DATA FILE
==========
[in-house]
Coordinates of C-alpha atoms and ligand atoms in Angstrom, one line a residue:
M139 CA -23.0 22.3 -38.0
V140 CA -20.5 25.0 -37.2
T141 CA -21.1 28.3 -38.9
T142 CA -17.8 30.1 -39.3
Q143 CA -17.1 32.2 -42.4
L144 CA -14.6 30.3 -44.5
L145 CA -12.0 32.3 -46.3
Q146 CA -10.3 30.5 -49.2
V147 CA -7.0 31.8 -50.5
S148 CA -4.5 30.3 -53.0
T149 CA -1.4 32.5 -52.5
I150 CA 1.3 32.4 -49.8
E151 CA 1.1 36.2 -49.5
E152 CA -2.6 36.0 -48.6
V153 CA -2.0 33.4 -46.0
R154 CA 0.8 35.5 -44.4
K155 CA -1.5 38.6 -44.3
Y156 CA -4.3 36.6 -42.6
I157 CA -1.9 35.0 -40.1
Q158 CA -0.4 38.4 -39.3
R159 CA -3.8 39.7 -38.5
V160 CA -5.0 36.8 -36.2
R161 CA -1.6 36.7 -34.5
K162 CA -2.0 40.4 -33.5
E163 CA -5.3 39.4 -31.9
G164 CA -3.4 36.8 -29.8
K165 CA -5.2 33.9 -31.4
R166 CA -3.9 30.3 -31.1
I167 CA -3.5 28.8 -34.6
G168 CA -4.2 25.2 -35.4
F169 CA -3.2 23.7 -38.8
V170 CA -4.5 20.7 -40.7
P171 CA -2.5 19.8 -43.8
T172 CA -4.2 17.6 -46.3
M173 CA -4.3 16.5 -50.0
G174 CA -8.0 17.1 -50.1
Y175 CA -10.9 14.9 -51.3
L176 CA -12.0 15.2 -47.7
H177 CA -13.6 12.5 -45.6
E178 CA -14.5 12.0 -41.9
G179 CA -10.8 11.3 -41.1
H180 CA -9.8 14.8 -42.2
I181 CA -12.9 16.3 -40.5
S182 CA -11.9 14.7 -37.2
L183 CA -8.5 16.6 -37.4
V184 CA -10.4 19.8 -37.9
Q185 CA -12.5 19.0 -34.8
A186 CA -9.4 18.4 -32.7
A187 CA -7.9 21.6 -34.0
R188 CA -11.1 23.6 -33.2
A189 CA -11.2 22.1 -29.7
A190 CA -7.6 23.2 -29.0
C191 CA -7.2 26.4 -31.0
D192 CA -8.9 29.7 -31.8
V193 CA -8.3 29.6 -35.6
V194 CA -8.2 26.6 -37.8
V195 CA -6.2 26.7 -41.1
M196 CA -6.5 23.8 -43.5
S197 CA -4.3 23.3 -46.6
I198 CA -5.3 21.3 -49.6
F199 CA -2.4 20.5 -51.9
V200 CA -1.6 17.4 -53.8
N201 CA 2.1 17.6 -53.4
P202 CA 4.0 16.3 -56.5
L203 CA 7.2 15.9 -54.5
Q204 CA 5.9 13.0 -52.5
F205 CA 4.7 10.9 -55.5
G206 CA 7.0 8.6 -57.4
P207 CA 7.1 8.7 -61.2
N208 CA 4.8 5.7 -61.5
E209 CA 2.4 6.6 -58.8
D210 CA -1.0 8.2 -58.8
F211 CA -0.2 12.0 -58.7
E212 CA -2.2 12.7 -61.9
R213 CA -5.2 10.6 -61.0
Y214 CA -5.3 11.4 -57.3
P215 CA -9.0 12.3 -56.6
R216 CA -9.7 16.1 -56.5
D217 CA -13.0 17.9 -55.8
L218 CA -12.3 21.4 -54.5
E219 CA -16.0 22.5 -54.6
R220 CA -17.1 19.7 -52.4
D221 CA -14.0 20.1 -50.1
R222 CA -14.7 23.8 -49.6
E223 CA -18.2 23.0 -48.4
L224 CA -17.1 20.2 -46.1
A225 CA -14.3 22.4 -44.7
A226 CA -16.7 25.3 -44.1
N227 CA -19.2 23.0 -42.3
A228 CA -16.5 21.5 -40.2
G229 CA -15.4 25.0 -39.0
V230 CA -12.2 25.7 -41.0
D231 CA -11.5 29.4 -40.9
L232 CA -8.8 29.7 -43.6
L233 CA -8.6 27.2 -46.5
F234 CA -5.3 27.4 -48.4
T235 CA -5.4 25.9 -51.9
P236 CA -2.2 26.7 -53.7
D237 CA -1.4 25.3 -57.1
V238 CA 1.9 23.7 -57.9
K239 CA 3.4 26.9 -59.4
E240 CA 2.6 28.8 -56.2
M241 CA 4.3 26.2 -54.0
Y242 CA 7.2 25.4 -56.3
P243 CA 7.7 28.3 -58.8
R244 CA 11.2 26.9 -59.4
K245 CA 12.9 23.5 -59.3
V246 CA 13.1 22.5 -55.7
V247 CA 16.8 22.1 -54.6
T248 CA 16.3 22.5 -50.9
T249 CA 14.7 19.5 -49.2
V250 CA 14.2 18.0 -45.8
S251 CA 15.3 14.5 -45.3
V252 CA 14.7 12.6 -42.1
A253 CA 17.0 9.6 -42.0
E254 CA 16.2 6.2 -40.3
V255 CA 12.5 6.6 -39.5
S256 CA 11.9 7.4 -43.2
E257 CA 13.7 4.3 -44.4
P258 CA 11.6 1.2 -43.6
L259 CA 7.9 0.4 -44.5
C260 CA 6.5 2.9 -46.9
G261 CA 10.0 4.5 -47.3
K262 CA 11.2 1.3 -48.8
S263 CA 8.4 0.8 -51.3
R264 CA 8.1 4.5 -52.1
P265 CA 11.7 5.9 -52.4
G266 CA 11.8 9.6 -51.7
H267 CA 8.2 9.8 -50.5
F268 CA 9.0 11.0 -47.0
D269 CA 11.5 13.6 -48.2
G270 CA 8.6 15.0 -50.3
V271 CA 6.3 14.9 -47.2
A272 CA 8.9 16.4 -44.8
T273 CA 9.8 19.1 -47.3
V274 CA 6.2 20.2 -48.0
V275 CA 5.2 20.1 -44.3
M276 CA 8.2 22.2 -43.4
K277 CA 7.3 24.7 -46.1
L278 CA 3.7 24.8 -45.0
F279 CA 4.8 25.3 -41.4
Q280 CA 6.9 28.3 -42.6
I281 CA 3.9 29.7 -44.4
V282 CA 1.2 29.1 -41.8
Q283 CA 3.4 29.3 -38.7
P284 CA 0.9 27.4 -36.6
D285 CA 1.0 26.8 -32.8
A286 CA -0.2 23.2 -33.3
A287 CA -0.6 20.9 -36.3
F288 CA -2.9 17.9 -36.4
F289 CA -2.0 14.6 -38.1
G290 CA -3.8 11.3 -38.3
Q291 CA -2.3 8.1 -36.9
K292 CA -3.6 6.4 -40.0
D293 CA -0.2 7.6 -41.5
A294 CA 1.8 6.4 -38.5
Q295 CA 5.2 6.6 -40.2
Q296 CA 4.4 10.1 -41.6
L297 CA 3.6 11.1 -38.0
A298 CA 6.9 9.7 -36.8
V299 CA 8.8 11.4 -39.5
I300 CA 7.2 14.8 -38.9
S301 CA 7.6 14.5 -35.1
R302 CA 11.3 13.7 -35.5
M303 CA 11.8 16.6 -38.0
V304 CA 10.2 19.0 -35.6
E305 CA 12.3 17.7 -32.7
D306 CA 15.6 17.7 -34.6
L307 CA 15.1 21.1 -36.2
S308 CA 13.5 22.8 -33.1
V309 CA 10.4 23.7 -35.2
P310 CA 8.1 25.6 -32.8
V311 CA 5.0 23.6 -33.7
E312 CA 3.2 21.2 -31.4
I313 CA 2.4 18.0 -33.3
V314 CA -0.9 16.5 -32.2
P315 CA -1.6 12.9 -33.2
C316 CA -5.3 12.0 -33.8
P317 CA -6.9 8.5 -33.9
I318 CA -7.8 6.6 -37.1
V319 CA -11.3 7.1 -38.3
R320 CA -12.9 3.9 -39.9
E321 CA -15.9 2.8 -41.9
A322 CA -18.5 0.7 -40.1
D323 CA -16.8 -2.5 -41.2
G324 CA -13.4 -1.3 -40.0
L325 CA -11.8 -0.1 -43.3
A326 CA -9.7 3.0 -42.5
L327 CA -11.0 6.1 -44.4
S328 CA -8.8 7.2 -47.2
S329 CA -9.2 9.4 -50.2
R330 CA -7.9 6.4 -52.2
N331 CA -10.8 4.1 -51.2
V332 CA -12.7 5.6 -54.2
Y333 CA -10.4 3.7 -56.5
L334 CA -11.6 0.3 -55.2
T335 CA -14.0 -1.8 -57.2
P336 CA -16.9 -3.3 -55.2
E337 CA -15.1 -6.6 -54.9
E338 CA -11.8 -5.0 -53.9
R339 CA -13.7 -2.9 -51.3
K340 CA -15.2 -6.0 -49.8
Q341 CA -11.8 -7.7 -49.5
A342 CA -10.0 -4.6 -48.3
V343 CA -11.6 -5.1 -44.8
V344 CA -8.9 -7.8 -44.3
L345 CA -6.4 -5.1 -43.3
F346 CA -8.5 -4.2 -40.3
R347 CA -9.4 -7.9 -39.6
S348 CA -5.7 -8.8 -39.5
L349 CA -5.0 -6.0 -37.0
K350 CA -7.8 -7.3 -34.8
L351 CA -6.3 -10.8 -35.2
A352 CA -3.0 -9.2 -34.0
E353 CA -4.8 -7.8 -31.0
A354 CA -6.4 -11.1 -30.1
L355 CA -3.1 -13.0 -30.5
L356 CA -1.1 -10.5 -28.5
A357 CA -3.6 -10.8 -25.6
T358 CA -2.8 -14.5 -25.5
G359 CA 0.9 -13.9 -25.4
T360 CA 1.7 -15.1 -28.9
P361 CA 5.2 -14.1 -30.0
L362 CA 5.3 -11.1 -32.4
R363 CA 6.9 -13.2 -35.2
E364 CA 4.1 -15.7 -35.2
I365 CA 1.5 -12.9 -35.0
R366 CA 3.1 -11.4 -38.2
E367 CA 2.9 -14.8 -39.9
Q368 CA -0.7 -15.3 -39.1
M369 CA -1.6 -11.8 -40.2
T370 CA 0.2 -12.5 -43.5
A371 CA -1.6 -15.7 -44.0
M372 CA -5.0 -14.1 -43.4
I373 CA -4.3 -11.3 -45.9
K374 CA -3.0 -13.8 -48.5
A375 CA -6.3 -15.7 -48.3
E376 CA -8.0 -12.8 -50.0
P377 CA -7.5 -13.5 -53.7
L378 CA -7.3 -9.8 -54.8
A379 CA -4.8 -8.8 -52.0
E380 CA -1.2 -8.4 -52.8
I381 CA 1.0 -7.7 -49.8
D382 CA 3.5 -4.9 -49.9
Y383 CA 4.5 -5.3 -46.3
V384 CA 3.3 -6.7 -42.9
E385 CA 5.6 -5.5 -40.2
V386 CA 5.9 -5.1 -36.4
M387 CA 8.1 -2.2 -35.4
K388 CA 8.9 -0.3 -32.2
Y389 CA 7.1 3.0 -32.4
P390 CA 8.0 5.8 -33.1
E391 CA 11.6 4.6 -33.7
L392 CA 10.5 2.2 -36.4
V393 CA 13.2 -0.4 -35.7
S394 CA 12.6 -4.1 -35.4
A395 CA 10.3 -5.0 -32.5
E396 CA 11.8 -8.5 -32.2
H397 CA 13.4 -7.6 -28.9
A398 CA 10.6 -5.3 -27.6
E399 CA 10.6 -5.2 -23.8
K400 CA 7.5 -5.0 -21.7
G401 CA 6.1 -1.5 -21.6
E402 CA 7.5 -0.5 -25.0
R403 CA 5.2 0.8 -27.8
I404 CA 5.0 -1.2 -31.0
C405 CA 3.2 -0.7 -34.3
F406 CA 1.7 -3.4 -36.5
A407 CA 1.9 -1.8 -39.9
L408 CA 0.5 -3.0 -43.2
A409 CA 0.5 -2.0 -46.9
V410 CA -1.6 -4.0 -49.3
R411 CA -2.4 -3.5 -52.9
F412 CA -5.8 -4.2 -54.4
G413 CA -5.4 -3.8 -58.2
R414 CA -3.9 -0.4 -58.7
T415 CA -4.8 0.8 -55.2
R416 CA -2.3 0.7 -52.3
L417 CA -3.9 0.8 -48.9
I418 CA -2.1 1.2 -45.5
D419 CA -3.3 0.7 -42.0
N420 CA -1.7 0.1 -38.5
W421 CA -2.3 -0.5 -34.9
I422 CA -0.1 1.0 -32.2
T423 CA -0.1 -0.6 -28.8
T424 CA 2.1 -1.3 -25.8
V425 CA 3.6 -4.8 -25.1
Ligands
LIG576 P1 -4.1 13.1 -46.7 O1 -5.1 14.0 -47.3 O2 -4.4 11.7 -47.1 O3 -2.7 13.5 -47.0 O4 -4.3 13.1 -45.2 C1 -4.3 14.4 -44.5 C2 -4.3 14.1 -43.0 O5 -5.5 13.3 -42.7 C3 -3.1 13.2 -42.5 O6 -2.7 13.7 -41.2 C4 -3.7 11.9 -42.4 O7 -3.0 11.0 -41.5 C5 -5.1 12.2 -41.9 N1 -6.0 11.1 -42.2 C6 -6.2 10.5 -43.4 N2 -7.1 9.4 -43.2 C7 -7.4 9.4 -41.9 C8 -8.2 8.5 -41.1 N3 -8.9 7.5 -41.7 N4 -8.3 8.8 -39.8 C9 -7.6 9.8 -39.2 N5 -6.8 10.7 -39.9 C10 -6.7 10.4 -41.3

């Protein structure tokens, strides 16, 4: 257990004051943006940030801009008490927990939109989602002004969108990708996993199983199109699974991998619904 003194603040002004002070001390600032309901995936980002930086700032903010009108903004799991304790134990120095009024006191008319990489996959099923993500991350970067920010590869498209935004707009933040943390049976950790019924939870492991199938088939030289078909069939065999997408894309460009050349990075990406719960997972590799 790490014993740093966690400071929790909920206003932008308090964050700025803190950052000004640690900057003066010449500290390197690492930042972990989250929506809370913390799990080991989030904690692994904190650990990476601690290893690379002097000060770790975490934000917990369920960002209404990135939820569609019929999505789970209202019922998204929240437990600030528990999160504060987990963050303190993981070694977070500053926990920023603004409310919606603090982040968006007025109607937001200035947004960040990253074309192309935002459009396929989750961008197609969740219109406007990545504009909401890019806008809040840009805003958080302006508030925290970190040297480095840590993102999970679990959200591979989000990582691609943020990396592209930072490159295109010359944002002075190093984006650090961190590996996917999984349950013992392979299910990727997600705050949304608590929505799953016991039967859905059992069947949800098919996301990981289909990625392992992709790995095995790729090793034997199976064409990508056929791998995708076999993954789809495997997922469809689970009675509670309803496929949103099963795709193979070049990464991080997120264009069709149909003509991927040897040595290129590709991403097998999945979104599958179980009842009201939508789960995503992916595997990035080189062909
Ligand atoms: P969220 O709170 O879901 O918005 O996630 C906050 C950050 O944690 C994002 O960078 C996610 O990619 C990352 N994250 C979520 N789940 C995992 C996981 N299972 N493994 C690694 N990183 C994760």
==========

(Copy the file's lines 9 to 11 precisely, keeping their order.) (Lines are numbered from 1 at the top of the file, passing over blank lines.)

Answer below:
L145 CA -12.0 32.3 -46.3
Q146 CA -10.3 30.5 -49.2
V147 CA -7.0 31.8 -50.5